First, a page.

Press Releases

    21 March 2002


    (Received from a UN Information Officer.)

    MONTERREY, 20 March -- "Coherence starts at home", stated Eveline Herfkens, Minister for Development Cooperation of the Netherlands and Co-Chair of one of two ministerial round tables held this morning as part of the International Conference on Financing for Development, taking place in Monterrey, Mexico, from 18 to 22 March.

    The need for coherence at the national level, within international institutions and between international institutions, was emphasized during the discussion in Ministerial Round Table B2, also co-chaired by Trevor Manuel, Minister for Finance of South Africa.

    Countries had done their homework in terms of developing their own policies, continued Ms. Herfkens. Donors should support and fund home-grown policies and programmes. They could not continue giving with one hand and taking away more with the other hand. Governments were creating problems by saying one thing in one place and something different in another place.

    The lack of coherence in developing countries was often a reflection of incoherence on behalf of donors and the international community, stated one speaker. In that regard, flexibility of partners to adapt themselves to the needs of the countries they supported was crucial, as was the elimination of conditionalities set on assistance. A common effort was needed from both recipient and donor countries in ensuring policy coherence at the national and international levels. Donor countries and international organizations had agendas of their own, and reconciling them with national agendas was difficult.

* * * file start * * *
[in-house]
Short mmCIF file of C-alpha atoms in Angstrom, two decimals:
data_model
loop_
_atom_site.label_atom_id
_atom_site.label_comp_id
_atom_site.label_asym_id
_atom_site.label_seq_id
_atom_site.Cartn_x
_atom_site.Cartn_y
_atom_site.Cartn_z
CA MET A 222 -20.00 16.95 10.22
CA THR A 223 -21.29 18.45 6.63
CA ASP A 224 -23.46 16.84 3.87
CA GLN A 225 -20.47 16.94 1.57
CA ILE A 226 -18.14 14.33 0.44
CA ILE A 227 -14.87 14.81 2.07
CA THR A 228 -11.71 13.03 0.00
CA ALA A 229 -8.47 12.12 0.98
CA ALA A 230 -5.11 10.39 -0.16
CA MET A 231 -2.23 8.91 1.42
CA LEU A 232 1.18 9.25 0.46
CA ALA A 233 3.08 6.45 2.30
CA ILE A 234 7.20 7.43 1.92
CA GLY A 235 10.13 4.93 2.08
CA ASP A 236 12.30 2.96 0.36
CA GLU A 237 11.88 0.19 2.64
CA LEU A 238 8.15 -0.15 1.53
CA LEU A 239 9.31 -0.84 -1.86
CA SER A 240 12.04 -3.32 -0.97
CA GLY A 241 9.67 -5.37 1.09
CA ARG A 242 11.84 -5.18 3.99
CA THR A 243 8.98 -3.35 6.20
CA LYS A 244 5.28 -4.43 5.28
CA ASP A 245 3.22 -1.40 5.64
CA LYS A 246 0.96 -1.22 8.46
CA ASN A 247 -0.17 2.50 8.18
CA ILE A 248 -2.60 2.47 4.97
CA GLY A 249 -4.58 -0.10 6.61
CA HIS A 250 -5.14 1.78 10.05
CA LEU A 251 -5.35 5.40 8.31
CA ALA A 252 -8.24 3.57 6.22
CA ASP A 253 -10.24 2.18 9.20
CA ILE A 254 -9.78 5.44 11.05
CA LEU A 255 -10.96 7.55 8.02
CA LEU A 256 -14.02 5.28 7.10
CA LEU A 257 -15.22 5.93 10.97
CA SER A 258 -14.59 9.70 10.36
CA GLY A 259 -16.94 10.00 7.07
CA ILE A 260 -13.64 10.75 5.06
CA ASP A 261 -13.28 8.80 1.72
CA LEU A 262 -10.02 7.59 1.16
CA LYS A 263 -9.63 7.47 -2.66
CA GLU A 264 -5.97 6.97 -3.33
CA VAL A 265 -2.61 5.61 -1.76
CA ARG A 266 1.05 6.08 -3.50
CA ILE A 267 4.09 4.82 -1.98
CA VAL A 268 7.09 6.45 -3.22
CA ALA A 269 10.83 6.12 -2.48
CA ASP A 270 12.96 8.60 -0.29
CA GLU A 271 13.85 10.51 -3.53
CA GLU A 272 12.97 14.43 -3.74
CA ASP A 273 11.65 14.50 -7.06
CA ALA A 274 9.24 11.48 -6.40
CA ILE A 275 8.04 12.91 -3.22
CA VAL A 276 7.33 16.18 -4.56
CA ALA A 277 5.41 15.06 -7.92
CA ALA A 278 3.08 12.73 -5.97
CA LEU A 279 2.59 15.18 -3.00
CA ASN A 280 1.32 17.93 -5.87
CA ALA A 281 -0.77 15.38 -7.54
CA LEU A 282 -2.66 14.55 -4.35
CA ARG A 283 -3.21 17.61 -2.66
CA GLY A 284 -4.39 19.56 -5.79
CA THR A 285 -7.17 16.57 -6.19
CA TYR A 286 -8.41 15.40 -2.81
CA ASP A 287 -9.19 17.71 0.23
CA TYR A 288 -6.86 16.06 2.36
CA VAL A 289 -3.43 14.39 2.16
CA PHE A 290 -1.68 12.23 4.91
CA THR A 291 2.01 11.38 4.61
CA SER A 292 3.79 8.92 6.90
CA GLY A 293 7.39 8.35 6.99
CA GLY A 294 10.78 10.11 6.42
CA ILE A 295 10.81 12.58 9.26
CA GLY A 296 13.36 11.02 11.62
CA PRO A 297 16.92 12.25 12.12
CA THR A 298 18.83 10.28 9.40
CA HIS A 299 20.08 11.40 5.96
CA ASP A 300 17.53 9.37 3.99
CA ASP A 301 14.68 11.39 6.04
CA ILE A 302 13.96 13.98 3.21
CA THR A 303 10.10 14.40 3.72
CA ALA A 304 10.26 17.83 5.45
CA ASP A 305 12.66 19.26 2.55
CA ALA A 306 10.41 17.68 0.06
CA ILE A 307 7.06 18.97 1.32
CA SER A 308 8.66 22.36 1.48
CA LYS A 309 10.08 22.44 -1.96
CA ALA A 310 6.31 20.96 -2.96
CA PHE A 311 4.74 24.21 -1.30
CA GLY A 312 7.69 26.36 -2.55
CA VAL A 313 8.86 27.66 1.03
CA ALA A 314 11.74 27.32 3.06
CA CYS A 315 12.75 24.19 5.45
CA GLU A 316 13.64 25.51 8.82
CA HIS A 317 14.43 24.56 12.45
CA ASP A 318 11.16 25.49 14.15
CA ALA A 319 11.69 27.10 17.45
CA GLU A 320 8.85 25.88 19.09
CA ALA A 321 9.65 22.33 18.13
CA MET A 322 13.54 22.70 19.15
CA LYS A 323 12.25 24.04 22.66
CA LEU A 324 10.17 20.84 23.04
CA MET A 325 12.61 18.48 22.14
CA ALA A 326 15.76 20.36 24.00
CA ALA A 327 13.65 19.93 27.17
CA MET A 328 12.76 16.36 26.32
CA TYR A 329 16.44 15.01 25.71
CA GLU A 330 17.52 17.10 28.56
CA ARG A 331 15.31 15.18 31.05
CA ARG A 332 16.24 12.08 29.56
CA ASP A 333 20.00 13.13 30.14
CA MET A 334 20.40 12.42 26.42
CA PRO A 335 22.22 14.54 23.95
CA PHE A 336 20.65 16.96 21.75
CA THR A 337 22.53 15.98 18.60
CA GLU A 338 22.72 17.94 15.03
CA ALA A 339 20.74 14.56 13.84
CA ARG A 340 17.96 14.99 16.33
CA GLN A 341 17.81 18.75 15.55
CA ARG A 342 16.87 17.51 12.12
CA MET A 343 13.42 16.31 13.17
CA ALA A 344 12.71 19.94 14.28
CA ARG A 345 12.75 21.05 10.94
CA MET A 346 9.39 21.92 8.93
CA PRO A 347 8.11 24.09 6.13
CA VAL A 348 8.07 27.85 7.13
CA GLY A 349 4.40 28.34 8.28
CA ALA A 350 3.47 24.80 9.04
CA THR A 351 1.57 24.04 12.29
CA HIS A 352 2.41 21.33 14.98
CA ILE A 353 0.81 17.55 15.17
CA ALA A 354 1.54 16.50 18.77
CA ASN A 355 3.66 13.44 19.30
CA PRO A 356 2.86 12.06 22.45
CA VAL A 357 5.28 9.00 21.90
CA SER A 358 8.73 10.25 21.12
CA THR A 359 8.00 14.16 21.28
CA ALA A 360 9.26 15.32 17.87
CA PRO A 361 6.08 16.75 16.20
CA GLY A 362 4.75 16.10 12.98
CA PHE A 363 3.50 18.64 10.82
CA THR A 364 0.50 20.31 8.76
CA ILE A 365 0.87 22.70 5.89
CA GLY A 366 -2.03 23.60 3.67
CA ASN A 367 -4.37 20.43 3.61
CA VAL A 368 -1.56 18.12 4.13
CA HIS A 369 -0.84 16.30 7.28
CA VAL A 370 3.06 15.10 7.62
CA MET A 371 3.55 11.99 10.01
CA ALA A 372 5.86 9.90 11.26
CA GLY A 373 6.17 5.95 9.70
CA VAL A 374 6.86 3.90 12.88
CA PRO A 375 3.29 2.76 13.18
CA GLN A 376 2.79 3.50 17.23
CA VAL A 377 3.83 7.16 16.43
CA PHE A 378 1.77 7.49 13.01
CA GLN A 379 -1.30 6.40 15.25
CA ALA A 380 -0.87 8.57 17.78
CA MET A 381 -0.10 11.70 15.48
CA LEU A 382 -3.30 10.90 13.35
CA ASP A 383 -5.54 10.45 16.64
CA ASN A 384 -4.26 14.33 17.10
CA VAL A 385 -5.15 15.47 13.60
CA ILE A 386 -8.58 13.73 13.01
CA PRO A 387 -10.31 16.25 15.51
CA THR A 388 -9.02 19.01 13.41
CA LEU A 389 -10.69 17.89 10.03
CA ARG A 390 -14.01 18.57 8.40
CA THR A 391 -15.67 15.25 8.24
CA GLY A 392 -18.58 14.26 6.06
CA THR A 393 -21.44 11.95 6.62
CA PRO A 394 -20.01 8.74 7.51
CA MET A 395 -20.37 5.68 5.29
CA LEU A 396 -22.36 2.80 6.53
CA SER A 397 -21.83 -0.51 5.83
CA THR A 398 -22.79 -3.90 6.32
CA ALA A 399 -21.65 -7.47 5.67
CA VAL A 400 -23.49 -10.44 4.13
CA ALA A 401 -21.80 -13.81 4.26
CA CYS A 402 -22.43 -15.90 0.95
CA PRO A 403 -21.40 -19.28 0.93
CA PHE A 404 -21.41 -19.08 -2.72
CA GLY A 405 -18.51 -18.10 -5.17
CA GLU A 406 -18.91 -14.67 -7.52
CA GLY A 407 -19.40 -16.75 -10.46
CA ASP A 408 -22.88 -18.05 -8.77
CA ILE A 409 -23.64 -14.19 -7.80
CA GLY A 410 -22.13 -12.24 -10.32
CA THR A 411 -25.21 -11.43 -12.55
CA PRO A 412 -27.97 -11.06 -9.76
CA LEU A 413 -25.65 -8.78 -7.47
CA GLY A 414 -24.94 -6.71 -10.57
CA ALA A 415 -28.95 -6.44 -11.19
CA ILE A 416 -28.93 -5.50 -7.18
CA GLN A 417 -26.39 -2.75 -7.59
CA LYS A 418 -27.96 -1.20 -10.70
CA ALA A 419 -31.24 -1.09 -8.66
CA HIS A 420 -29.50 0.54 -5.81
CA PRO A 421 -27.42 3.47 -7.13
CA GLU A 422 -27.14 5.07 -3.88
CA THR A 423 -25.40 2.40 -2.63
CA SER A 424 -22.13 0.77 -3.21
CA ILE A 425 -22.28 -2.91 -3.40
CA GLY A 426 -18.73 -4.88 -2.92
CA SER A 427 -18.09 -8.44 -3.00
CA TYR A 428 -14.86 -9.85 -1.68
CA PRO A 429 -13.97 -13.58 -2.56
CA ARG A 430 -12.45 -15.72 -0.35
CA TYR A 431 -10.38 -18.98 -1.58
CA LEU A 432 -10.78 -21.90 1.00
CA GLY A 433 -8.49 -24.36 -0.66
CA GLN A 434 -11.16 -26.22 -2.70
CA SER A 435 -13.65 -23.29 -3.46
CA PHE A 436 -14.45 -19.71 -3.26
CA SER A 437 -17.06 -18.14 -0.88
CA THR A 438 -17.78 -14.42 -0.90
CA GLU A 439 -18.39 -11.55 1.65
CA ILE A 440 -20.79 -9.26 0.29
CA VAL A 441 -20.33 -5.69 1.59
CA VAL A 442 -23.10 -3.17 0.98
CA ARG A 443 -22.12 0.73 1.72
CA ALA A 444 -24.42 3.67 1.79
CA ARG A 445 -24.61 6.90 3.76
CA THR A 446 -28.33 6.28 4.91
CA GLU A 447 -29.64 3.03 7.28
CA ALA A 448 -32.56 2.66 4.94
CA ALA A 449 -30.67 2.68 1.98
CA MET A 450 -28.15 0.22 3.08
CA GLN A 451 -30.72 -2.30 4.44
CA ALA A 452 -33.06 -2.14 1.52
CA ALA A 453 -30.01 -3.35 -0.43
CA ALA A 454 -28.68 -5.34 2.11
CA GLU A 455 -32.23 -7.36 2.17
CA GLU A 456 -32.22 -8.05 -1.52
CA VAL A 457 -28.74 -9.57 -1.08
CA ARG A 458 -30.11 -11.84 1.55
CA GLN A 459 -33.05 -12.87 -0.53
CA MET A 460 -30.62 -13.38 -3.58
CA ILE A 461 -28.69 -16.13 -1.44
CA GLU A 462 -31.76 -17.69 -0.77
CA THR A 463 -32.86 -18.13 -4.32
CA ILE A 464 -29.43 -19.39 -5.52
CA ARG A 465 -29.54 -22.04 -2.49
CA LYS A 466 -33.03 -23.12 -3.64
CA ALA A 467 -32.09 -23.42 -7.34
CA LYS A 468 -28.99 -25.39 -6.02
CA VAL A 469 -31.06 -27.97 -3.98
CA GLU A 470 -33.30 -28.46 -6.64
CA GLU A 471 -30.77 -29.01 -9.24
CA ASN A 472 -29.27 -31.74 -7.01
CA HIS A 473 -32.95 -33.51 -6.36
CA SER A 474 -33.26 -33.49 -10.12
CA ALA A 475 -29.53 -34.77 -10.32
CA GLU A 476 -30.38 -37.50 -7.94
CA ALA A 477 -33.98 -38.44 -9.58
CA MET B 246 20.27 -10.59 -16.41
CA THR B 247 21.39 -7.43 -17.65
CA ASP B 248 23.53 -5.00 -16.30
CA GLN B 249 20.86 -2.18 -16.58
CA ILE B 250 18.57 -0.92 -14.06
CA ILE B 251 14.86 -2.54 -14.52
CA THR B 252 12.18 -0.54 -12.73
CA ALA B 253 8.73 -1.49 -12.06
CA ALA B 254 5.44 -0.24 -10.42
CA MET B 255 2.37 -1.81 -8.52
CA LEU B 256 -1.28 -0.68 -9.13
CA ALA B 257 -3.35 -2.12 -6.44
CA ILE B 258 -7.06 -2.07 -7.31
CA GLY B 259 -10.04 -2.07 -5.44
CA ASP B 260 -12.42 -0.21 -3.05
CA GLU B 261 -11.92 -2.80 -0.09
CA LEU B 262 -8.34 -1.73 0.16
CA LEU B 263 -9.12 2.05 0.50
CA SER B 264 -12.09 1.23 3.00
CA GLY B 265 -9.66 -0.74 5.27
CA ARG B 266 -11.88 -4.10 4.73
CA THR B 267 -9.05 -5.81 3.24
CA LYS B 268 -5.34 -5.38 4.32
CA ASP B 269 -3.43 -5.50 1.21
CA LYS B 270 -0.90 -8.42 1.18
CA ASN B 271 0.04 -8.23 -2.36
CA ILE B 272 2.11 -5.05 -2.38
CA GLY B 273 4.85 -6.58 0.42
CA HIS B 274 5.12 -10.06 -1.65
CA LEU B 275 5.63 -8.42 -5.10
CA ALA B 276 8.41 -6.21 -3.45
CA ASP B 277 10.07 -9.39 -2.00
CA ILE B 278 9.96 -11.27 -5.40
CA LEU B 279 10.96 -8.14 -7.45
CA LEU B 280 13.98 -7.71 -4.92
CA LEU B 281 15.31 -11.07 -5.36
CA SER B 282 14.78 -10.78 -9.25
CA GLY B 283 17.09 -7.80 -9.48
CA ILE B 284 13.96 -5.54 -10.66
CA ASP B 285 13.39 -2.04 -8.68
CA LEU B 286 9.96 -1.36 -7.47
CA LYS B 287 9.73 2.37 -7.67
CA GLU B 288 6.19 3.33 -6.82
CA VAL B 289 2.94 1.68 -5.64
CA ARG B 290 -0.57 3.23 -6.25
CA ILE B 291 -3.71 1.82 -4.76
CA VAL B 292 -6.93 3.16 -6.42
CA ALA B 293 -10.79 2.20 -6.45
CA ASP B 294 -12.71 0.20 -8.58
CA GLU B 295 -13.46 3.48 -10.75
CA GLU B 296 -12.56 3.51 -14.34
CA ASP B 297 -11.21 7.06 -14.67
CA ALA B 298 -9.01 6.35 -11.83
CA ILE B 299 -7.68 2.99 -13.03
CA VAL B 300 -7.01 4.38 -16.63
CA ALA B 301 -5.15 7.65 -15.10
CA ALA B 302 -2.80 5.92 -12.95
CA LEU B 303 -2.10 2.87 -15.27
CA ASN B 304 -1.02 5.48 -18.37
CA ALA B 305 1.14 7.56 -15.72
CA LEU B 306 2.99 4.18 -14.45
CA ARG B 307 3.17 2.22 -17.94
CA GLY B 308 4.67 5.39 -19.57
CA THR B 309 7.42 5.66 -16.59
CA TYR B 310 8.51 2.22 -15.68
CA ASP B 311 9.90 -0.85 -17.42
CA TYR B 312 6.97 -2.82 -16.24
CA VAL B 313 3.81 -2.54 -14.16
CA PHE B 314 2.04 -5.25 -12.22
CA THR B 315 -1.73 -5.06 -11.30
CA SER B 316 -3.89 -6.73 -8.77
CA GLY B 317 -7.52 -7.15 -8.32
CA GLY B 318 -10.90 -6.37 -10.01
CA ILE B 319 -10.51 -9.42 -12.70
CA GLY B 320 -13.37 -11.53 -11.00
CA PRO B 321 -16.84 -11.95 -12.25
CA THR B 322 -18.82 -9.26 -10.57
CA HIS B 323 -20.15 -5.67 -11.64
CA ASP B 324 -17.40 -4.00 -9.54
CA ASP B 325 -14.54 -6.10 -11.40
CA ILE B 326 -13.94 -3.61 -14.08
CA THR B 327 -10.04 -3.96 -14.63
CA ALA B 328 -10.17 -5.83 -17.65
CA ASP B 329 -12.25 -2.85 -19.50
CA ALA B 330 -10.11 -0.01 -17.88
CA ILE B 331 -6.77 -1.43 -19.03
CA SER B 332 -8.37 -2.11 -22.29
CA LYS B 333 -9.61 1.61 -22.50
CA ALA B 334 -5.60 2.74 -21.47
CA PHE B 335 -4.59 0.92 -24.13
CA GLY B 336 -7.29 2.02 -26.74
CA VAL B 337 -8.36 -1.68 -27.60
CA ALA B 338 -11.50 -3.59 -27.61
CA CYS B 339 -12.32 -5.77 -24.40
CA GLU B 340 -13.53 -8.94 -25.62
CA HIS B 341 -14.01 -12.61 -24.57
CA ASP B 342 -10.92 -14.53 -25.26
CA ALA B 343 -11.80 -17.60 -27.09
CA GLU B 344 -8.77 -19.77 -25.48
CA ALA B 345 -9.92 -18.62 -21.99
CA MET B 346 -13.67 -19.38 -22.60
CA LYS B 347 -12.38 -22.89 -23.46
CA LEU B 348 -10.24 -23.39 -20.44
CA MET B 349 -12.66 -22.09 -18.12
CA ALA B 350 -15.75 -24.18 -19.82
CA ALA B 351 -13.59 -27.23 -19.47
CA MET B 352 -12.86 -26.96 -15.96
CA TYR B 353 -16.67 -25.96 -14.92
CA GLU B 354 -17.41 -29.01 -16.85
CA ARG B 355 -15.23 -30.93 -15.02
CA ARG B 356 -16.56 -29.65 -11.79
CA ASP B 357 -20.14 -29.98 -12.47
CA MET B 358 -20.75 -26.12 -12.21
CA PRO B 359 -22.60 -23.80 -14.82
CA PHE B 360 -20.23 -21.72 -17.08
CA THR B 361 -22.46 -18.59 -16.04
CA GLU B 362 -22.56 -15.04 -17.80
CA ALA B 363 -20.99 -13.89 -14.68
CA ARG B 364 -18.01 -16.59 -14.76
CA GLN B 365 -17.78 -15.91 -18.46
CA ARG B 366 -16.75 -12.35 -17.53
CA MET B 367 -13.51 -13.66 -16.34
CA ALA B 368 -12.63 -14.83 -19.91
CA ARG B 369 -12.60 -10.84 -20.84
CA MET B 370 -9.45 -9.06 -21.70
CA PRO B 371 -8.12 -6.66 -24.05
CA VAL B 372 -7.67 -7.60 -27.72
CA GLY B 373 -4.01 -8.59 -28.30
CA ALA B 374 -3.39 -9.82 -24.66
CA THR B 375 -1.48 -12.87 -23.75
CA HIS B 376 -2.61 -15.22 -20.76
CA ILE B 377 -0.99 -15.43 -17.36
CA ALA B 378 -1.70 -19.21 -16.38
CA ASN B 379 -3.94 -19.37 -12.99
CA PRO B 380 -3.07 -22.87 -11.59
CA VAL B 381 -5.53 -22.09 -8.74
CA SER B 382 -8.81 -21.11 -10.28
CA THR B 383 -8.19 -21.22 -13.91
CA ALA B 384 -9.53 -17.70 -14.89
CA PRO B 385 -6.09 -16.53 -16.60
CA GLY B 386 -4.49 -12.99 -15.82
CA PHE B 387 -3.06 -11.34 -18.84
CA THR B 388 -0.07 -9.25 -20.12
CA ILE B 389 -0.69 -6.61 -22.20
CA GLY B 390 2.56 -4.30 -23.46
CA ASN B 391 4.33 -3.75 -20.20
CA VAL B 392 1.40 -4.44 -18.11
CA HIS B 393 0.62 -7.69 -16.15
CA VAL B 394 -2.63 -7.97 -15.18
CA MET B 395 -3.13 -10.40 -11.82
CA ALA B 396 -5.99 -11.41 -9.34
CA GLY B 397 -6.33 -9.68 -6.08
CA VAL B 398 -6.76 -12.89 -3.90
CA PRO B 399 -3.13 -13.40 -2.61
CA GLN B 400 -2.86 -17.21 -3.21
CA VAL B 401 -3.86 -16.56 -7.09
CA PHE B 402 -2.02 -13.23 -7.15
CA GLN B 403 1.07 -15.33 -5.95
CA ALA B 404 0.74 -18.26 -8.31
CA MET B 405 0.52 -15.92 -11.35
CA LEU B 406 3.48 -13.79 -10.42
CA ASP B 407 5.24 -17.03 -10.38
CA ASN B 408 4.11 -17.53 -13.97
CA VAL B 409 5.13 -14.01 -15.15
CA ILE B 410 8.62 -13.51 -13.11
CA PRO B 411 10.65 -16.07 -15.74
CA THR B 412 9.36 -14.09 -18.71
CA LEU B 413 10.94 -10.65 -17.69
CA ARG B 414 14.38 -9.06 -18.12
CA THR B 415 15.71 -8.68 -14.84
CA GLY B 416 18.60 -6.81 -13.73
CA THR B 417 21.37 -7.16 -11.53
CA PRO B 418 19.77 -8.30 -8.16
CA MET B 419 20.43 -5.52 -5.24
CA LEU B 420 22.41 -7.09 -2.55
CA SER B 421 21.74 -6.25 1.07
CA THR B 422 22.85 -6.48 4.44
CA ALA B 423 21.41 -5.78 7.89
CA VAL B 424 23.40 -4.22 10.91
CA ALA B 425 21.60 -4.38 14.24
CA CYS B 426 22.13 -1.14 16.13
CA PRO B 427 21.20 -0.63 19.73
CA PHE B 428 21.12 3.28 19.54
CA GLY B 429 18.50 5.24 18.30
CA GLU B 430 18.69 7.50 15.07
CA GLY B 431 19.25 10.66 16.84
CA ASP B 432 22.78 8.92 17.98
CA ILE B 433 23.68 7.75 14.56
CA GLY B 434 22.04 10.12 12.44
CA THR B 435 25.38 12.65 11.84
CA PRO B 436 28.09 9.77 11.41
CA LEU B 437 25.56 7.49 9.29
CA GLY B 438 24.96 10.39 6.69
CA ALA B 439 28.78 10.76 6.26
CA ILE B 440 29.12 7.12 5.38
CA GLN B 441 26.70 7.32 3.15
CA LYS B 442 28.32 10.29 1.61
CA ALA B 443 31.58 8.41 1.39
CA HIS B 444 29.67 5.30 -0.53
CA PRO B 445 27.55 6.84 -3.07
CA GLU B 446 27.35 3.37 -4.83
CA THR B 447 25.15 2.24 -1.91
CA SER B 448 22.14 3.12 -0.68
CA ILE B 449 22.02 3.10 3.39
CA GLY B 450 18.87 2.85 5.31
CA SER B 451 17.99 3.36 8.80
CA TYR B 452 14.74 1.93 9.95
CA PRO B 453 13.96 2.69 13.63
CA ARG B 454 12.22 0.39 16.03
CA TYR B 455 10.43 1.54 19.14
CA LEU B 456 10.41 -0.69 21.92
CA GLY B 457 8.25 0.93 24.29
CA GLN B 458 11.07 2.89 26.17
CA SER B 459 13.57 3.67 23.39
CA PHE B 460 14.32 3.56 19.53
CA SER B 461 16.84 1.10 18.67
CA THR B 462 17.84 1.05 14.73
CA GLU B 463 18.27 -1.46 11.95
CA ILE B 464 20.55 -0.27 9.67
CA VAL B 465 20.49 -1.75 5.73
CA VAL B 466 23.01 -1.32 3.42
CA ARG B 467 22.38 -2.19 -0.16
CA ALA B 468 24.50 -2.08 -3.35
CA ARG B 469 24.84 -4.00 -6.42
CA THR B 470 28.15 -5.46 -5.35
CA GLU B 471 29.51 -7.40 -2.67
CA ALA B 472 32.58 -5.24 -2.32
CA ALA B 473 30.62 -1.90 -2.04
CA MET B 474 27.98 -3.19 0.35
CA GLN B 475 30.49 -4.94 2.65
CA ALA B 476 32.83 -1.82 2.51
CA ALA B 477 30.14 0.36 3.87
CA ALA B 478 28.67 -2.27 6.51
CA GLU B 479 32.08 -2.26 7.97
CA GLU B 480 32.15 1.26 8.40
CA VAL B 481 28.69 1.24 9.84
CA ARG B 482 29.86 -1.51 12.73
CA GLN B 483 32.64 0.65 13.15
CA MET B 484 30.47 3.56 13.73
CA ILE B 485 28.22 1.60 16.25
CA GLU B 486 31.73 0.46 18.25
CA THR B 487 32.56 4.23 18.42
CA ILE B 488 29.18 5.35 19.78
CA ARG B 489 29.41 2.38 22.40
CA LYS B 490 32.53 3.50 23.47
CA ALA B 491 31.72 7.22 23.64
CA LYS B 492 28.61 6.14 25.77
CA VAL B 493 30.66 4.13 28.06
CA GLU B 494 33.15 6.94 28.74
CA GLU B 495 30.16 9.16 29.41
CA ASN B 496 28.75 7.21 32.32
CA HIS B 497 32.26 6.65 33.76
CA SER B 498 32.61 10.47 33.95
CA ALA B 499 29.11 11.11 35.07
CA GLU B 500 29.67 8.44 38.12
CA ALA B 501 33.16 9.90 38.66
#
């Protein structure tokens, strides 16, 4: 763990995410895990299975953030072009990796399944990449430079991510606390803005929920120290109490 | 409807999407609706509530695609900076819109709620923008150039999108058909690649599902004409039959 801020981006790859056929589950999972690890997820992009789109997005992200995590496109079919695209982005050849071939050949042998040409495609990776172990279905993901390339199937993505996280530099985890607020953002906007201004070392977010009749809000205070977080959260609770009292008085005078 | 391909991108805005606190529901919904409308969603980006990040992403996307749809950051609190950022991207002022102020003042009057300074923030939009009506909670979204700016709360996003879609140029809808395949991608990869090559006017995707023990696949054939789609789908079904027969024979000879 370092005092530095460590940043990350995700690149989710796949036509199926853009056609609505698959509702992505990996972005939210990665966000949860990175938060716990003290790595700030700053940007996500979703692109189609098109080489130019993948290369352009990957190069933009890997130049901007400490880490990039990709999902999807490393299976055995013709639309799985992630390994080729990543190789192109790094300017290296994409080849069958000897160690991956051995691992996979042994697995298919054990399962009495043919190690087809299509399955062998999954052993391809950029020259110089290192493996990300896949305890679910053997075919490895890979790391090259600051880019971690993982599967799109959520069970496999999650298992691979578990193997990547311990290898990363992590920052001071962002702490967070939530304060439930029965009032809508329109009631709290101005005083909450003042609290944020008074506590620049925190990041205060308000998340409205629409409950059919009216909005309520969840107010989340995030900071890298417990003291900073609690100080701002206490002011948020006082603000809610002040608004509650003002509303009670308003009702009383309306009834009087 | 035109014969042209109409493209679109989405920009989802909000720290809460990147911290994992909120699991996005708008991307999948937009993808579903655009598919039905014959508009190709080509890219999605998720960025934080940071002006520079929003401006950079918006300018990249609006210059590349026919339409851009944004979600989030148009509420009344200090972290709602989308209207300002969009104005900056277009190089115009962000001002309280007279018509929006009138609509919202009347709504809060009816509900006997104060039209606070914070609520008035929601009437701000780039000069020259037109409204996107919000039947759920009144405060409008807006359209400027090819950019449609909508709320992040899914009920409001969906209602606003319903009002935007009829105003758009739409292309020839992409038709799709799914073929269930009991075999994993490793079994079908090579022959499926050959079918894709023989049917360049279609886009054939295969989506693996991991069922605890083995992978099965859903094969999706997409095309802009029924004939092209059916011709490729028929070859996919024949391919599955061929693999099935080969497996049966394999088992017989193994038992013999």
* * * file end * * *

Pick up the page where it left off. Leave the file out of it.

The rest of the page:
One representative stated how important it was to build up new confidence between developed and developing countries. Without such confidence, it would be difficult to sustain coherence in policies. Coherence, said another representative, required partnerships, as well as the elimination of conditionalities. Coherence also involved having the effective participation of poor countries in international financial institutions.

    Incoherence between social and economic development programmes, said one speaker, would result in marginalization, exclusion and extremism, as well as in increased poverty. It was essential to harmonize policies in order to focus on objectives, such as poverty reduction. The only policy that would be successful, stressed one speaker, would be one that was driven by the recipient country.

    Transparency and communication were emphasized by several speakers as crucial for coherence in development. Pakistan’s representative felt there could not be enough communication. With transparency, all stakeholders would know what was going on. In that regard, it would be useful to establish a focal point in the government to coordinate with donors. Transparency was crucial, stated Mr. Manuel, for widening ownership and demystifying what went on.

    The representative of the World Trade Organization (WTO) noted that there was now greater transparency within his organization. There was better participation of its members in decision-making, which was done on the basis of consensus. The more WTO members understood trade issues and how trade could serve as an engine for growth, the better they could mainstream trade issues into their development policies and the better they could negotiate. The WTO had put development at the heart of its work.